Presentation on theme: "EXTRACTION Lab # 6. Extraction A method of separate an organic compound from a mixture of compounds. It is a process that selectively dissolves one or."— Presentation transcript:
Extraction A method of separate an organic compound from a mixture of compounds. It is a process that selectively dissolves one or more of the mixture compounds into an appropriate solvent. Extraction processes include removal of soluble compounds from a solid matrix, then transfer the compounds from one liquid solvent to another liquid solvent.
Principle of Extraction Extraction is a particularly effective means of separating organic compounds if one compound in the mixture can be chemically converted to an ionic form. The ionic form is soluble in an aqueous layer( polar layer) and can be extracted into it. Other non-ionized organic compounds in the mixture will remain dissolved in the non-polar solvent layer. Separation of the two layers results in the separation of the dissolved compounds.
Principle of Extraction Example: The addition of sodium carbonate to the tea and coffee in the extraction process of caffeine. 1. the tannins are acidic and sodium carbonate is a base, so when sodium carbonate is added to the tea water mixture, the acids are converted to their sodium salts which are highly soluble in water. ArO¯ Na⁺ + HCO3 ¯ → ArOH + Na 2 CO 3 tannins tannins salts soluble in water soluble in water and and chloroform insoluble in chloroform
Principle of Extraction 2. Caffeine is an alkaloid, an organic base. Sodium carbonate also a base, and it is added in the first extraction to make sure that the caffeine remains in the free base form (to prevent it from reacting with any acids that may be present).
solvent Solvent selection: (Likes dissolve likes) Solvents differ in their extraction capabilities depending on their own and the solute’s chemical structure Properties of solvent 1. Immiscible or poorly miscible with the main solution. e.g. water/ether or water/ chloroform 2. The target compound dissolves well in the solvent. 3. have low boiling point (reasonably volatile).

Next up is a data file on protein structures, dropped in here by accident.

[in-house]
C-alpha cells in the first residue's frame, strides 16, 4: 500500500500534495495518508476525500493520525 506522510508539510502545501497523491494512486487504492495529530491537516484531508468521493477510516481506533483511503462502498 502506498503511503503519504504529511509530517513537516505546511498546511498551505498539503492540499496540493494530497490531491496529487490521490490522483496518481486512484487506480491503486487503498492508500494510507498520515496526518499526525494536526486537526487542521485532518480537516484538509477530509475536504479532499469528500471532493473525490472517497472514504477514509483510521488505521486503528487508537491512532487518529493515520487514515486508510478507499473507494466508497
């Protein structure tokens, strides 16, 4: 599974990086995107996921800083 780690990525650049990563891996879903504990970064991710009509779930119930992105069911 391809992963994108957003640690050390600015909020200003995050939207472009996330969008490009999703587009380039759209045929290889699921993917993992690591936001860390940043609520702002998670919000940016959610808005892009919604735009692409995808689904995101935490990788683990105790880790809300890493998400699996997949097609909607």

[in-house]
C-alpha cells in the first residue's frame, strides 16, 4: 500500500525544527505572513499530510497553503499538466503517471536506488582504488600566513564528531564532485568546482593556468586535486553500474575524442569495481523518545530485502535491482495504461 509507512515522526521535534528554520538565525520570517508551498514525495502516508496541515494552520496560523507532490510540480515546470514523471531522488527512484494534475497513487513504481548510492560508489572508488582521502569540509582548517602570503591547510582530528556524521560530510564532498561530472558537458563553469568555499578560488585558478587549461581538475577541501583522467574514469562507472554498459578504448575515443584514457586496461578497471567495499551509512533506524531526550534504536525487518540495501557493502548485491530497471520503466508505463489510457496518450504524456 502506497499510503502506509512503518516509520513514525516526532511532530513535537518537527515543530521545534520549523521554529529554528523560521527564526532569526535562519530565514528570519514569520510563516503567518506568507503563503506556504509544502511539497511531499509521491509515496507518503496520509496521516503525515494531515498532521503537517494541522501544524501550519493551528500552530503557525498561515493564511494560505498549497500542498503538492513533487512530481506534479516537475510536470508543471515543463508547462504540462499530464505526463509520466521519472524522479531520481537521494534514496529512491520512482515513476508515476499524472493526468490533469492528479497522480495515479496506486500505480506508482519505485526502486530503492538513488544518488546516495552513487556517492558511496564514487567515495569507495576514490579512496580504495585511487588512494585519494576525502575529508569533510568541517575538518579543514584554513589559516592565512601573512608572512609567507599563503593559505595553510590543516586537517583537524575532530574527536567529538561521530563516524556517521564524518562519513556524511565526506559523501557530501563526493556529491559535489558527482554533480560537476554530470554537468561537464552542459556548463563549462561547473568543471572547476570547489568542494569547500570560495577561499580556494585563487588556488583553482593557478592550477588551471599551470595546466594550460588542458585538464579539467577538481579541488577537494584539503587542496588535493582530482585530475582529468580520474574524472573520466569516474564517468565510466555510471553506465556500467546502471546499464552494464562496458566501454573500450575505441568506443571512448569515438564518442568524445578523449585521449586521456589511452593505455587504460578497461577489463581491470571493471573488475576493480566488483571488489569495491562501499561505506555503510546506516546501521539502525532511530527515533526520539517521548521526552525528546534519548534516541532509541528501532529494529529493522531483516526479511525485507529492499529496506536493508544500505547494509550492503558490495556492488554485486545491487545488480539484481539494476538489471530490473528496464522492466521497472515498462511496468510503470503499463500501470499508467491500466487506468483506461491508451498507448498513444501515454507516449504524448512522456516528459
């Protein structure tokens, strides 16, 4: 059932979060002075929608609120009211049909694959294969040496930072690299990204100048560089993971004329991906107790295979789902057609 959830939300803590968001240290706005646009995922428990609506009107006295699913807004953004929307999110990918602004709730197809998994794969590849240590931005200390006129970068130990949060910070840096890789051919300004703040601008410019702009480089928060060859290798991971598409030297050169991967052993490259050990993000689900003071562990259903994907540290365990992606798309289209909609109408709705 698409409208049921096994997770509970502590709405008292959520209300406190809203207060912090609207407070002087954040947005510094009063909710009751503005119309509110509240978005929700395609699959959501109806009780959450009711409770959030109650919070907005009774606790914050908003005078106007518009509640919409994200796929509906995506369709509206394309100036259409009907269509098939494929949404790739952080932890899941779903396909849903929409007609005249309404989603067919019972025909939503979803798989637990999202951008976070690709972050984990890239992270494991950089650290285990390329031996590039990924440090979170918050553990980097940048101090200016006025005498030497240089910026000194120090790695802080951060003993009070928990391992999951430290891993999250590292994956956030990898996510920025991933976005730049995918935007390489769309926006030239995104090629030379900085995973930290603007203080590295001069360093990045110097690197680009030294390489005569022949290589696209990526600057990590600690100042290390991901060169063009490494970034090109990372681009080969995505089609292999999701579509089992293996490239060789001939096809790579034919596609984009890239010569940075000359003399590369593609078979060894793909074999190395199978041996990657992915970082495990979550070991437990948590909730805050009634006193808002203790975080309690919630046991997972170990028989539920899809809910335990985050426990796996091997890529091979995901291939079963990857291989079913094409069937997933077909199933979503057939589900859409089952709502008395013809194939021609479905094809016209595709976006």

Distribution coefficient distribution coefficient (partition coefficient) K: the ratio of the concentration of a single solute in two immiscible solvents. Partition functions with larger values result in more efficient extractions. Concentration in extractant Concentration in source solution
Distribution coefficient Example: a solute that has a solubility of 8g /100mL of ether, and 2g /100mL of water.
Extraction of Caffeine from Tea Leaves or coffee. The major components of tea leaves 1. Cellulose − the major structural material of all plant cells. Since cellulose is virtually insoluble in water it presents no problems in the isolation procedure. 2. Caffeine − one of the major water soluble substances present in tea leaves. Caffeine comprises as much as 5% by weight of the leaf material in tea plants. 3. Tannins − high molecular weight, water soluble compounds that are responsible for the color of tea. 4. Flavonoid Pigments − water soluble colored compounds that are widely distributed in plant life
caffeine Caffeine belongs to a group of compounds known as alkaloids. Alkaloids are a group of compounds that are found primarily in plants and contain basic nitrogen atom(s).
caffeine The major sources for caffeine are the seeds of the coffee plant, cola nuts, and Tea leaves. Caffeine acts as a stimulant. It stimulates the heart, respiration, the central nervous system, and is a vasodilator (relaxes the blood vessels) as well as a diuretic (increases urination).
Extraction of Caffeine from Tea Leaves Procedure 1. 1-Place 30 g of the tea leaves or tea bags in a 1000 ml beaker. Add 300 ml of distilled water and 5 g of sodium carbonate and stir the contents of the beaker with a glass rod. 2. Or place 20g of coffee in 500ml beaker. Add 200ml distalled water and 5g sodium carbonate. 3. Boil the beaker over direct flame or hot plate for 20 minutes. 4. Cool the solution at room temperature.
Extraction of Caffeine from Tea Leaves Procedure 5. Ensure separating funnel valve shut. Using an ordinary funnel, pour the solution into the separating funnel. 6. Extract the caffeine with four successive 25 ml portions of chloroform. Do not shake the separating funnel vigorously. 7. Remove the lower layer from the separating funnel into 250 ml beaker through an ordinary funnel lined with filter paper and a drying reagent such as anhydrous sodium sulphate. 8. Evaporate the combined chloroform extract to obtain a crud product. 9. With a spatula, remove the solid left behind and mass it. This solid is principally caffeine.
Extraction of Caffeine from Tea Leaves Procedure